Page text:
Today, Nigerians joined the rest of the world in welcoming the year 2021. One critical issue that will engage Nigerians’ attention in the New Year is the insecurity across the country. Prominent Nigerians, including Sultan of Sokoto, Alhaji Saad Abubakar, and Catholic Bishop of Sokoto Diocese, Hassan Matthew Kukah, have bemoaned the worsening security.
For Sultan, the North has become the worst place to live in the country, as bandits now have the freewill of moving from house to house, village to village, market to market, with AK 47 guns openly. The monarch added that given the “completely collapsed security system in the North, sincere and serious solutions must immediately be sought or else, the country would lose itself in the grip of insecurity.”
In his Christmas homily titled, “A Nation in Search of Vindication,” Kukah warned that Nigeria was at the verge of becoming a failed state given the increasing rate of terrorism, banditry and mass abductions in different parts of the country. Kukah also alerted Nigerians on the dangers of the nation becoming unable to feed itself as a result of the insecurity in mostly agrarian communities, stressing that food insecurity was a dangerous sign of state failure and a trigger to more violence.
President Muhammadu Buhari, last week, told a beleaguered nation that solutions to the security challenges were not as simple as people thought. Rather, Buhari said that he would remain focused on following the complex, multidimensional route to reducing the incidents of insecurity to the barest minimum.
The President stated that providing security for all residents in the country remained an article of faith for him “as security formed a vital segment of his administration’s three-point agenda right from inception.”
He also asked Nigerians to give the military and other security agencies more time, cooperation and support by volunteering credible information on activities of bandits, insurgents and other criminal elements within their communities in order to put an end to the wave of insecurity across the country.
He said: “I cannot in good conscience shirk this cardinal responsibility to secure lives and property. I feel pained each time a breach of peace and security occurs in any part of the nation.
I am even more distressed when our youths, especially school children, are the targets and victims of mindless and malevolent elements in the society.” The President said that his administration would “remain unyielding in confronting the Boko Haram insurgency as well as other forms of criminality that have bedevilled our country.” Indeed, it would be uncharitable and dishonest to say that Buhari has not achieved anything in the fight against insurgents, bandits, kidnappers and all manners of insecurity in the country since he assumed office in 2015.
At least, we know that for the Boko Haram insurgents, they have been limited to Borno and Yobe states, where they now operate and attack soft targets, as the government would say. We also know that the military has battled the bandits in the North-West to a reasonable extent. But we note with dismay that efforts and gallantry of the military in the battle against insecurity has been subsumed by the victories recorded against the country by the criminal elements, particularly in the North-East and North-West. We cannot forget the recent killing of over 40 farmers in Borno State by insurgents.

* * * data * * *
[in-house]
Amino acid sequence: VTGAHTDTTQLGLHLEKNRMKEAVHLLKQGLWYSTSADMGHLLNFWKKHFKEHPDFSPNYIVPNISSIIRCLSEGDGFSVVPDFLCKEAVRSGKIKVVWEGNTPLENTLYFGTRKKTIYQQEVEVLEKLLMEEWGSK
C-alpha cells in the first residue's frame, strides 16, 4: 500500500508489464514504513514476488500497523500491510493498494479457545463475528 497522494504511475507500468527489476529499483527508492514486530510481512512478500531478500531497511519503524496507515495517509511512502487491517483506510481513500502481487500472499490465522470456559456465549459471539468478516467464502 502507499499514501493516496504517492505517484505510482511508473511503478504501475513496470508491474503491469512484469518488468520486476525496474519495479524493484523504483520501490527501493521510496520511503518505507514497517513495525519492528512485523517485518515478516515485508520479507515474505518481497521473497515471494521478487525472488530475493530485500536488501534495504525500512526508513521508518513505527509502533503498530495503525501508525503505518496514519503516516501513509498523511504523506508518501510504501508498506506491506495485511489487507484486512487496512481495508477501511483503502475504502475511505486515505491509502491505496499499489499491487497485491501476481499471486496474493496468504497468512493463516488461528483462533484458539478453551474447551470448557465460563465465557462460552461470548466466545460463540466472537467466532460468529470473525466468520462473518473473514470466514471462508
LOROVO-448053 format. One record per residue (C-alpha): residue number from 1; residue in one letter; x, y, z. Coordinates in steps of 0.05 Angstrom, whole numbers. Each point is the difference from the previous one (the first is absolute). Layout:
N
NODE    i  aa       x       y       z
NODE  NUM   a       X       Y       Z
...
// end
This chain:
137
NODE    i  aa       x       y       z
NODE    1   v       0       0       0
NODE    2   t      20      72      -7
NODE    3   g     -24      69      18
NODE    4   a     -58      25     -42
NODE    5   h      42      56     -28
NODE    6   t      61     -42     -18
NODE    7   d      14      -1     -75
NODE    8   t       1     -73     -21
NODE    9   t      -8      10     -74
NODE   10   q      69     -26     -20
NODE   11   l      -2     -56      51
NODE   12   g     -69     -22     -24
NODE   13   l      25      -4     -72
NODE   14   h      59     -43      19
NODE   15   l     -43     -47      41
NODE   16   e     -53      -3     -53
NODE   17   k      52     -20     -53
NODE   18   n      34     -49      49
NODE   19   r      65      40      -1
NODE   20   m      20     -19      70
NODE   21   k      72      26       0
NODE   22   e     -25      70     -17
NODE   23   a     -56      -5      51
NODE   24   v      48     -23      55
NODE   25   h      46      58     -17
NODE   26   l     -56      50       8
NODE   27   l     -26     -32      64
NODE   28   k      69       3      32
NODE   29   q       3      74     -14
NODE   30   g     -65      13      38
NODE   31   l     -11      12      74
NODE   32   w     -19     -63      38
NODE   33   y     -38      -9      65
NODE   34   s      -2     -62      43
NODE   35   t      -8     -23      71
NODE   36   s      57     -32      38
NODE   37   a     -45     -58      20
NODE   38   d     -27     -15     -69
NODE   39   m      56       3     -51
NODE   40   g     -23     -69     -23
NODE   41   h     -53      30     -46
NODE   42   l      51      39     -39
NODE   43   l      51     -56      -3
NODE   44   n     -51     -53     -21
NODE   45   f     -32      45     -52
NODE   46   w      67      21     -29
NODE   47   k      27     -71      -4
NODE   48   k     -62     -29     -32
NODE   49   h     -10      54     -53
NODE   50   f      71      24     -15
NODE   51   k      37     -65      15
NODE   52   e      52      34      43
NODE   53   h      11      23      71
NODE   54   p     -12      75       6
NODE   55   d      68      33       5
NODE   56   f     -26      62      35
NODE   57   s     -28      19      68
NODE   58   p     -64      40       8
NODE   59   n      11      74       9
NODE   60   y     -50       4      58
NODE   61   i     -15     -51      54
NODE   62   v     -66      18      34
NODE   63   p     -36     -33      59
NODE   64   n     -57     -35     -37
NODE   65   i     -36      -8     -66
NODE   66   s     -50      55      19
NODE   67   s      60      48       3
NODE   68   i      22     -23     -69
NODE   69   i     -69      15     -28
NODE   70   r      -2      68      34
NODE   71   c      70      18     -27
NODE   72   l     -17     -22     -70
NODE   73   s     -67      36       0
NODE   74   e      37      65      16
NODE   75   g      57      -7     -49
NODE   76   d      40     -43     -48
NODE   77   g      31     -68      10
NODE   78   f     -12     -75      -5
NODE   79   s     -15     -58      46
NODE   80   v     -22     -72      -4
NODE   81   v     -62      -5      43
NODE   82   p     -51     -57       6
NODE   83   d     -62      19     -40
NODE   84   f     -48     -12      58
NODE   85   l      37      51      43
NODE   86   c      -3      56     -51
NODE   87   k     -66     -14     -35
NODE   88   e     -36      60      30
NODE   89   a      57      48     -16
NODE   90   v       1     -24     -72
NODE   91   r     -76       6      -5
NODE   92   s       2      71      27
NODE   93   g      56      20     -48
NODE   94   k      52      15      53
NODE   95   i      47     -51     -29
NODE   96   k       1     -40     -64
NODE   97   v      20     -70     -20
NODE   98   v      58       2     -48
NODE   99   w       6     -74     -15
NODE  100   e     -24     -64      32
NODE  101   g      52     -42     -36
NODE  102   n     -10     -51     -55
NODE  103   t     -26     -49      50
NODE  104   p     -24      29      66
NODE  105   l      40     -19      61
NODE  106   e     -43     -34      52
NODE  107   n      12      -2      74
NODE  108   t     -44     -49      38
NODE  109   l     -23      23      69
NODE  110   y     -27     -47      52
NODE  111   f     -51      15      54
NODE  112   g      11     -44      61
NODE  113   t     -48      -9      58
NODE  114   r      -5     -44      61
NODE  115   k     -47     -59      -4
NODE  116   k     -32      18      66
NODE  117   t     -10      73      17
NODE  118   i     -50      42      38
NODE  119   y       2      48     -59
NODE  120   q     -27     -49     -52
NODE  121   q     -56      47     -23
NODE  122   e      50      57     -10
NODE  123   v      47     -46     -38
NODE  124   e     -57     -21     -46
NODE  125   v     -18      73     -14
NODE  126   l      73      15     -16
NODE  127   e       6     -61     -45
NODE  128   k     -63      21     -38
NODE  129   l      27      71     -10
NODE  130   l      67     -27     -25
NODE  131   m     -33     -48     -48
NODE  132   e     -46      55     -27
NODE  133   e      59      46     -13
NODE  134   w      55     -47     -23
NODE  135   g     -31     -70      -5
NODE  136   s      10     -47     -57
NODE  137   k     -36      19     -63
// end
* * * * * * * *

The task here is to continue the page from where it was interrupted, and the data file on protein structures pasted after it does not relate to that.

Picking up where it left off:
There have been other killings in the state. By the same token, the kidnap of over 300 students of the Government Science Secondary School, Kankara in the president’s home state of Katsina was a major statement by the criminals. We thank God that the children were rescued alive.
That kidnap bore a similar mark with that of Dapchi, Yobe State, two years ago, where about 105 girls were kidnapped from their school. Till date, Leah Sharibu, a Christian girl that refused to denounce her faith, is still in the custody of the insurgents. Whether alive or dead is now a matter of conjecture.
We have not mentioned the kidnaps, rapes, maiming and killings that have become daily issues in the North-West, North- East and other parts of the country. The South-West is having its fair share of the crisis.
The scale might not be that much in the South-East and South-South, but that in no way suggests that those zones are safe. The bottom line is that at no time has Nigeria been so precariously positioned against insecurity than now.
Buhari swept to power in 2015 on the promises of fixing the economy, tackling insecurity and corruption. Today, the nation’s economy is in recession. Corruption war is still ongoing; the government has recorded success in this area. But the insecurity is worsening. We dare state that the issues of economy and anti-corruption pale into insignificance when placed with the general insecurity across the country. Although the poor economy cannot be divorced from the general insecurity, it is clear that the economy cannot thrive in the midst of insecurity.
We, therefore, think that far beyond any other priority, going into 2021, what President Buhari owes Nigerians is to apply his socalled sophisticated approaches to stop the rot the country is degenerating into security wise. Since solutions offered by Nigerians appear simple, we expect the president to use his methods fast enough to arrest the drift. We expect the president to give Nigerians a peaceful country.